Demonetization Effect – India’s 3.6 million unit pre-owned car market diminished by 6%


IndianBlueBook releases 2nd Edition of the ‘India Pre-Owned Car Market Report’ 2017.

Demonetisation had the whole of India shocked and effects started to show slowly over the months. The auto industry has always to bear the maximum effects of economic decisions.

Over the past year, the market has been hit by significant “jolts” in the form of three major market reforms – Demonetization in November 2016, BSIII/BSIV in March 2017 and GST in July 2017. In addition to updates to the basic market metrics presented in the first edition, the report also reviews the impact of the recent disruptions on the overall market.

Demonetization diminished India’s 3.6 million unit pre-owned car market by 6%; however, market has since recovered.

IndianBlueBook (IBB), released the second edition of the ‘India Pre-owned Car Market Report’. The key highlights summarized below.

How has the market changed since 2016?

  • India is expected to be amongst the top 5 automotive markets in the world by 2020
  • The pre-owned car market will be an important enabler for new car industry growth; 25-28% of all new car transactions are accompanied by a trade-in
  • Pre-owned car channels are highly fragmented with four primary market segments:
    • Organized: 15% market share, Average Volume per dealer at 17 per month
    • Semi-organized: 36% market share. Average Volume per dealer at 9 per month
    • Unorganized: 17% market share. Average Volume per dealer at 4 per month
    • Consumer to Consumer: 32% market share
  • The 3.6 million pre-owned car market grew at 9%; Demonetization reduced market size by 0.2 million units, roughly 6% of the overall market
  • The pre-owned car market continues to organize rapidly; organized and semi-organized segments grew by 36% and 12% by volume while C2C and unorganized segments have remained flat
  • Dealer count across India is essentially flat, with organized dealers growing fastest at 23% yoy; we expect this growth to continue over the next few years

How have the market reforms impacted the industry?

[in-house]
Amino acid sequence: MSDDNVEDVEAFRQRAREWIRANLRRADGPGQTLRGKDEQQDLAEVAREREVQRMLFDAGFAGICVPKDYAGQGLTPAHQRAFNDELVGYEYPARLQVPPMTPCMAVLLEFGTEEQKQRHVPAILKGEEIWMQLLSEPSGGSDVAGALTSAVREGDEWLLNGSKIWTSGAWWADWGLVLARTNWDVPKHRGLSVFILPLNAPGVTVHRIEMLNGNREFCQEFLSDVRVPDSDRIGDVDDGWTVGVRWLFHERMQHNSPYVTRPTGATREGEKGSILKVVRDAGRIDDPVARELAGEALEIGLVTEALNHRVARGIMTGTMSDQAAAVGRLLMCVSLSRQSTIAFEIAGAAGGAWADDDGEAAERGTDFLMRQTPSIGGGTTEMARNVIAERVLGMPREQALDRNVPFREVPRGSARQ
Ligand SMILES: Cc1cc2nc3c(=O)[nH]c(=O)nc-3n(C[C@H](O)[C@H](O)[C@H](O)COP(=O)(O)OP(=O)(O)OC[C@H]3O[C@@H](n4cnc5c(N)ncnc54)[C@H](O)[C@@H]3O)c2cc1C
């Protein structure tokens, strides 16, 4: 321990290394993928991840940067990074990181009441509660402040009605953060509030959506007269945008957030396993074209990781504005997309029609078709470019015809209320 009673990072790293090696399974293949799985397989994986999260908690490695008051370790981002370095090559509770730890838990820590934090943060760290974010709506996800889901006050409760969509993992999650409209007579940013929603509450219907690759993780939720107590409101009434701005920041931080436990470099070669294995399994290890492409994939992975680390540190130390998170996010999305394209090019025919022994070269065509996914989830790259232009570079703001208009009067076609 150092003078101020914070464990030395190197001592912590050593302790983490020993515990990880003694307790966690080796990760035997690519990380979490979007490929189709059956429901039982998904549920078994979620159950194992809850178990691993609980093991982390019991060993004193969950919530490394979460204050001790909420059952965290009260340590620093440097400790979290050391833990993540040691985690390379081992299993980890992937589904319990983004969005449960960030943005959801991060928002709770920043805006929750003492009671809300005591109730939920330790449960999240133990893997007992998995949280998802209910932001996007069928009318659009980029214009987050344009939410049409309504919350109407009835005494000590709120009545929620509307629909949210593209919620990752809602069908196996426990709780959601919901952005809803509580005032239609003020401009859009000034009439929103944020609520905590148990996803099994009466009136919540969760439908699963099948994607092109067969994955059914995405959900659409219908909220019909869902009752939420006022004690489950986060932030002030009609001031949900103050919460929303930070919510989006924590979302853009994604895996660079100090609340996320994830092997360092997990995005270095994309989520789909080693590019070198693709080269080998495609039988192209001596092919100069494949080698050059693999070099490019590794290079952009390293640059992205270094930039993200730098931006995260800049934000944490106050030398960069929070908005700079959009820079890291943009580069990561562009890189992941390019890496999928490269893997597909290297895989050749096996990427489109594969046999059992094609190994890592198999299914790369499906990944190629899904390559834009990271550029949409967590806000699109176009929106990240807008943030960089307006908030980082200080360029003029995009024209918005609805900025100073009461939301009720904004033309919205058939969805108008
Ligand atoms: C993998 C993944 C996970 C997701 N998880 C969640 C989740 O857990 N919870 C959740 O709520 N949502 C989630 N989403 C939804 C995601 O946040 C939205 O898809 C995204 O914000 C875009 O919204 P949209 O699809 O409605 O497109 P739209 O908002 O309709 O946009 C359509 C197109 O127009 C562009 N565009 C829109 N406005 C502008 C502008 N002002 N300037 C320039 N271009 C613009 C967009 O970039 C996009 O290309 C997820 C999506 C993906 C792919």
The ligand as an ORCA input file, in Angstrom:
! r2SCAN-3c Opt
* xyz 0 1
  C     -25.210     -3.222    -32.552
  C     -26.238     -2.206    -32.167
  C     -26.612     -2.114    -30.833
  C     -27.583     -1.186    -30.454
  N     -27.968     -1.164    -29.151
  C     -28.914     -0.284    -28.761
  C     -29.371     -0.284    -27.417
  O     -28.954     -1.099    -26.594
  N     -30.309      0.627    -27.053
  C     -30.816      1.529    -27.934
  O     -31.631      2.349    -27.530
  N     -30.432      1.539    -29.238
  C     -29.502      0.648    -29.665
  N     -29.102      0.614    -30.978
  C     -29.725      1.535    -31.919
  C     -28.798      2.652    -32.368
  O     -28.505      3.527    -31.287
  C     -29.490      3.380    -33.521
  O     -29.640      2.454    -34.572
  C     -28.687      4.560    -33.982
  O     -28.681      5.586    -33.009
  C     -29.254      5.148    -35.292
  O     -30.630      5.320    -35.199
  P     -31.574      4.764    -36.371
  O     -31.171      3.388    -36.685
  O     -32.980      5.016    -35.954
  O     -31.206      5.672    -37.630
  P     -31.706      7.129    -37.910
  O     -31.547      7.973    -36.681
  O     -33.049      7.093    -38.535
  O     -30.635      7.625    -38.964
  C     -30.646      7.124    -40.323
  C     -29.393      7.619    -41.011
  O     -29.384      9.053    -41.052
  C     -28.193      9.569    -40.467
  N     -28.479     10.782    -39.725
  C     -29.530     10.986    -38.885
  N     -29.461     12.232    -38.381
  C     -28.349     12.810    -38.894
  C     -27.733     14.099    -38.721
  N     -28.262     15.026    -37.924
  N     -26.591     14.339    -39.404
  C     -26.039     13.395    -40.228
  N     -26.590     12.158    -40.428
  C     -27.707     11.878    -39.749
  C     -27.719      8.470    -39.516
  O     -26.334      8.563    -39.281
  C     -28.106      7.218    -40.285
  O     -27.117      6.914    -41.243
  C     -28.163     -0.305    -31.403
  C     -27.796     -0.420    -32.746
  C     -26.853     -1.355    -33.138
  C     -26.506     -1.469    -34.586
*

• GST regime, as it exists today, imposes a significantly higher burden on the dealer – on a pan-India basis – roughly twice the rate that was otherwise being incurred
  • In 70% of states, dealers will have to pay higher taxes post-GST, compared to the old tax regime
  • Current GST structure is expected to give a fillip to C2C transactions
  • Long-term, with transaction transparency increasing, including expected RTO reforms, we expect prices to adjust to accommodate the new tax structure
  • The cash crunch induced by demonetization led to customers postponing their decision to buy pre-owned cars; leading to a fall in volume in November 2016
  • On account of demonetization, the organized segment of the pre-owned car market has grown faster and at the expense of the semi-organized and unorganized segments
  • Finance cases have gone up by 20% post demonetization

Insights on the Total Cost of Vehicle Ownership

  • The scenario of buying a one-or two-year old vehicle is perfect for shopping in the certified pre-owned (CPO) car market
  • Car owners can save on the initial depreciation loss through engaging in a pre-owned car transaction; it is however, vital to TCO across vehicles when making a purchase decision
  • Diesel hatchbacks command higher residuals in comparison with their petrol counterparts
  • Not all vehicles age at the same rate, as represented by their residual values
  • Localized activities and dense dealer networks are key for superior residuals in the luxury segment in India
  • Self-driven rentals command lower residuals when compared with white and yellow-board vehicles

What are consumers telling us about pre-owned car ownership?

  • The age profile of customers in metros is younger when compared to those in the non-metros
  • Smaller towns are more amenable to buy older vehicles when compared with the metros
  • 70% of pre-owned cars sold are under Rs. 4 lakh
  • A greater share of organized transactions in the metros are finance-driven in comparison to those in the non-metros
  • Residents in smaller towns have a preference for diesel vehicles and a strong liking for utility vehicles or small cars
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